Beijing (AsiaNews/Agencies) Â– China has admitted to one death and another two possible cases of bird flu in Hunan. Meanwhile the army has intervened to cull more than one million birds in Liaoning. Indonesia admits to being ill-prepared to stop the spread of infection while an international meeting opens today in Geneva to tackle ways of fighting the virus in Asia.
Yesterday the Chinese health authorities admitted "they could not exclude" that He Yin, a 12-year-old girl in Wantang, Xiangtan county in Hunan, died of bird flu on 17 October. The girl fell ill after eating a sick chicken together with her family. The H5N1 virus killed more than 500 chickens and ducks in the area in October. The Agriculture Minister said he is waiting for "the outcome of latest tests" as regards two other sick people also: the nine-year-old brother of the deceased, He Junlong, and a 36-year-old teacher from Yisuhe in the same county. The help of the World Health Organisation (WHO) has been requested for testing. Bejing recently issued reassurances that the girl died of "pneumonia", denying the possibility that she died of bird flu, but the WHO protested because reports were sketchy and the organization was not allowed to carry out verifications on reports and on the site of infection. This led to concern that the Chinese government wanted to hide information, as has happened once already with the SARS epidemic. Even news of the hospitalization of the teacher from Yisuhe on 24 October was hushed up. In Hunan, 192 people who came into contact with the three sick people are "under medical observation".
In Heishan county, Liaoning province, the army yesterday culled more than one million birds within a 3km radius of six villages where new cases of infection appeared on 3 November. The area is not far from the border with North Korea. The provincial government has allotted 85 million yuan (10.5 million dollars) to pay reparations to farmers and to prevent and contain the spread of infection. More than 100 health workers have been dispatched to the area for medical checks and free vaccinations. Around 14 million chickens have been vaccinated.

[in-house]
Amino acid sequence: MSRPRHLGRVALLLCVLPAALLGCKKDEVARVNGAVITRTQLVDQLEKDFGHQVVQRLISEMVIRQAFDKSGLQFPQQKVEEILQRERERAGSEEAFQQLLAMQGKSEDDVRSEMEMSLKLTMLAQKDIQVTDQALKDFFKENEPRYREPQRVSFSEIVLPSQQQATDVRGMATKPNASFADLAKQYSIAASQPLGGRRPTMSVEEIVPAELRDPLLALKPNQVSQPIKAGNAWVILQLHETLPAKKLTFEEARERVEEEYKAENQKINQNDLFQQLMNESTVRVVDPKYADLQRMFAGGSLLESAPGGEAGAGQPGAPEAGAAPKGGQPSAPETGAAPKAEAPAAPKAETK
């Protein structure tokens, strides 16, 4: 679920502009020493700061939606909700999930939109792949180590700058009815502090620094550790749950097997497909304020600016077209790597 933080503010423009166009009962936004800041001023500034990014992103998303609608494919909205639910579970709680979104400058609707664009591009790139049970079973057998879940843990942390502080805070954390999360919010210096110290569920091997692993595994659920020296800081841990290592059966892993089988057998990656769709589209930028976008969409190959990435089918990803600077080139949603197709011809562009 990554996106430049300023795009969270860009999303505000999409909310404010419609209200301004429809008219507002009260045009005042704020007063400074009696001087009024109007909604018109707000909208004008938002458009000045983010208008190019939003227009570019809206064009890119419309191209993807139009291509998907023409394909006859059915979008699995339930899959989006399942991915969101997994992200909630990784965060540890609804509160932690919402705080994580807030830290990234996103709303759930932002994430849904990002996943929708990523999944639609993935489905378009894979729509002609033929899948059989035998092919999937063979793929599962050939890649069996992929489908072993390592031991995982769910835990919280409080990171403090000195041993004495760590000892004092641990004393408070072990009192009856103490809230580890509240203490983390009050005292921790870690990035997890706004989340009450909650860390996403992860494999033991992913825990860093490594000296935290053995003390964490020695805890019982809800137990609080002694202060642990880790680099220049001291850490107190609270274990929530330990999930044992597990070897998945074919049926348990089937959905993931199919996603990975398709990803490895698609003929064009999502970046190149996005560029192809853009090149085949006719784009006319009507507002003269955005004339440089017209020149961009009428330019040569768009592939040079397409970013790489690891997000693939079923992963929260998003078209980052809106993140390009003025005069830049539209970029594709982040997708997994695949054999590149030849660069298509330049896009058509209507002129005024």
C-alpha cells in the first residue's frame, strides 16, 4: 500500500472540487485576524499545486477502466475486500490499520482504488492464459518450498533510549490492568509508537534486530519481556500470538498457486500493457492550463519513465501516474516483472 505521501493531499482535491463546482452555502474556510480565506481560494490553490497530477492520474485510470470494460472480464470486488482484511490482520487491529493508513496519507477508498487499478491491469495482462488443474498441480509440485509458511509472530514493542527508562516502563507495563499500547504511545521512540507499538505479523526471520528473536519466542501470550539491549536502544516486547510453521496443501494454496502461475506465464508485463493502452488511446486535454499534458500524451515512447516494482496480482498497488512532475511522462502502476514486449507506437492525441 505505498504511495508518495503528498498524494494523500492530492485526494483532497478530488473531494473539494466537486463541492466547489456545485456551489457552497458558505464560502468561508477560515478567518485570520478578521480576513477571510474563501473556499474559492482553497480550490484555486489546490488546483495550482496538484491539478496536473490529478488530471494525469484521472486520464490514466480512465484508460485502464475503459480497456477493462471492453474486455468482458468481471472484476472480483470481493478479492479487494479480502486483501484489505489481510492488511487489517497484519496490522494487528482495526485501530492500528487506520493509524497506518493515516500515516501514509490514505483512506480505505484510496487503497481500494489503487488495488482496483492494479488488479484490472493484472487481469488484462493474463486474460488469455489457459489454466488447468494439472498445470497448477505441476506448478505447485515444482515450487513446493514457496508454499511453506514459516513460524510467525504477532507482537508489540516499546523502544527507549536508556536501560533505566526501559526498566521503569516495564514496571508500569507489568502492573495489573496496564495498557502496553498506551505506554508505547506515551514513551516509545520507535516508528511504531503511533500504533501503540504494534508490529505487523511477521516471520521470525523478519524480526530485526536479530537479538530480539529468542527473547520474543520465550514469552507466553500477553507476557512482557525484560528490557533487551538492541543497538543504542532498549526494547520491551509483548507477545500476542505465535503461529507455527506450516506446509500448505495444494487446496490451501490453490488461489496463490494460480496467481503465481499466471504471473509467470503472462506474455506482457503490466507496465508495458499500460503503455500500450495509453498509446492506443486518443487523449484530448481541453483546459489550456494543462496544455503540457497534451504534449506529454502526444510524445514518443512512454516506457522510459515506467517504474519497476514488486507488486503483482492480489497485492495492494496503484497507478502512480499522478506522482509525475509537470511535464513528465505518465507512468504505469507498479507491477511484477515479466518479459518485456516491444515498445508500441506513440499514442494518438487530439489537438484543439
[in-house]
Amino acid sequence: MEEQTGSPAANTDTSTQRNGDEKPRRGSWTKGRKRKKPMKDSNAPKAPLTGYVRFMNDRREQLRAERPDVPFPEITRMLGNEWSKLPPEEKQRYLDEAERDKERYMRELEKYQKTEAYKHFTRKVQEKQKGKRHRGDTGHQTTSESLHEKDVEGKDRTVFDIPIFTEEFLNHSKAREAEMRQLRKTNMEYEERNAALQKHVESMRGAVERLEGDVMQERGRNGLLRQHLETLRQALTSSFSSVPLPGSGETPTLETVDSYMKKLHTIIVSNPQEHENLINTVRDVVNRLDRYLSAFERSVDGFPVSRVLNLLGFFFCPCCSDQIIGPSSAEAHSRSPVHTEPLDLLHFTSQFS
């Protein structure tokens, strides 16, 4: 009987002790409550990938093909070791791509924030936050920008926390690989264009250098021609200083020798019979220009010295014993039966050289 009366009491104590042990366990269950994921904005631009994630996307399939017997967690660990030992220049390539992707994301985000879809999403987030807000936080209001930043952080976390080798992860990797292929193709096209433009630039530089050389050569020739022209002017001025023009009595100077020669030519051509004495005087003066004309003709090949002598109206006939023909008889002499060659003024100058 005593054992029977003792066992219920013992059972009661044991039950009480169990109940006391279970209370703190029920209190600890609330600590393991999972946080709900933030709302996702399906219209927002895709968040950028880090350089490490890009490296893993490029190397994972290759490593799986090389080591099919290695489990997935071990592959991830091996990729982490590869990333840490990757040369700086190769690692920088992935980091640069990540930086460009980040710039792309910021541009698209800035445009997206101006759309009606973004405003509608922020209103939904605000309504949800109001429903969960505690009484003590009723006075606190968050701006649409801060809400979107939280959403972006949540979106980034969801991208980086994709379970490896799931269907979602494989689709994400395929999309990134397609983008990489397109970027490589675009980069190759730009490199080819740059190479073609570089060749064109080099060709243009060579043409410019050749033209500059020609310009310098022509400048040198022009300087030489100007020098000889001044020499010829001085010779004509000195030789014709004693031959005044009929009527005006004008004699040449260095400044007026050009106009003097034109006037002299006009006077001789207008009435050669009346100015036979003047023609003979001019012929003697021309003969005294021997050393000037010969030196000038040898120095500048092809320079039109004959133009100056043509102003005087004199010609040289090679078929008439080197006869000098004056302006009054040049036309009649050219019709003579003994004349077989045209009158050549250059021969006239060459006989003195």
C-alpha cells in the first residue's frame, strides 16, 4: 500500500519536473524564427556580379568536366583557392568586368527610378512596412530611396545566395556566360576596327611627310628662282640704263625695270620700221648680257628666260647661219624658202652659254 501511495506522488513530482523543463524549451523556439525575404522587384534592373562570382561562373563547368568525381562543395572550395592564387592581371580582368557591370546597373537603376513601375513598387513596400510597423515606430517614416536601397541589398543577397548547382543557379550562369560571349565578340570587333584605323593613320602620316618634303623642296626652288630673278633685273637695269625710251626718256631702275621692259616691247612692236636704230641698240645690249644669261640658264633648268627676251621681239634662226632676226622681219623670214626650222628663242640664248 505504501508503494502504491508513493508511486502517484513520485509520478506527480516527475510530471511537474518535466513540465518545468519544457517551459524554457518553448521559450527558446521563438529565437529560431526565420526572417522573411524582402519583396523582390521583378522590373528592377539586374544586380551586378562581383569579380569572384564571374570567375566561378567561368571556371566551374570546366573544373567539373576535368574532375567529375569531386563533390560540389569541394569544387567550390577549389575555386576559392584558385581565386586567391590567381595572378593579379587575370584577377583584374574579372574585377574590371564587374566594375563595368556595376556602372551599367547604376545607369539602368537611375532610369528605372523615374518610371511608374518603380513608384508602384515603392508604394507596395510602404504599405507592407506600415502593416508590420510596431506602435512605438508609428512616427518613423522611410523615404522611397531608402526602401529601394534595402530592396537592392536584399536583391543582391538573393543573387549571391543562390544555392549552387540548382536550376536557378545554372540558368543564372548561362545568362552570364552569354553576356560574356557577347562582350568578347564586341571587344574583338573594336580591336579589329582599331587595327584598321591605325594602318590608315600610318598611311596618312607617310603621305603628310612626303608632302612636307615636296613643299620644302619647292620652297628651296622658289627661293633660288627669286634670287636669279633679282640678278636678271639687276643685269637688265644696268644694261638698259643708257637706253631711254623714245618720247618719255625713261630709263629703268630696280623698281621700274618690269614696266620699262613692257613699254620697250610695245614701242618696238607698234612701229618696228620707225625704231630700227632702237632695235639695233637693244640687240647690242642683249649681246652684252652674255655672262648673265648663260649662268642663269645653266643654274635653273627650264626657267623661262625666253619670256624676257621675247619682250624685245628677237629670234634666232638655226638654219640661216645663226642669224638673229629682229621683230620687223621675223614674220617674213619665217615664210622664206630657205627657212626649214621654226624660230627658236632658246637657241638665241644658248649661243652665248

Meanwhile, a three-day meeting kicked off today in Geneva, bringing together experts and officials from around the world to decide on a global strategy to counter the disease and to help poor countries in Asia which have been stricken by the virus, for which the World Bank has announced a donation of between 300 to 500 million US dollars. The aim is to contain the virus before it evolves into a form which can be transmitted between humans and before it reaches Africa, where it could well become endemic.
Vietnam. Local media report confirmation of a case of bird flu: a 25-year-old woman from Dong Da district who was admitted to hospital in recent days after eating a chicken bought at the market. In 2003, the epidemic killed around 50 million chickens in Vietnam, with a loss of around 3.5 trillion dong (around 221.5 million US dollars), according to the Agriculture Ministry.
Indonesia. Despite new cases of human contagion, the state has not disposed sufficient funds to fight the infection, to vaccinate chickens and to compensate owners whose poultry is slaughtered, Even the simple elimination of poultry living in backyards in millions of homes proves difficult. There is concern especially about Banten province, where four or five residents died of the disease.
Malaysia. Dozens of dead pigeons were found in Bidor city, Perak state. Hawaru Hussein, an official of the Agriculture Ministry talked of "poisoning" and excluded bird flu.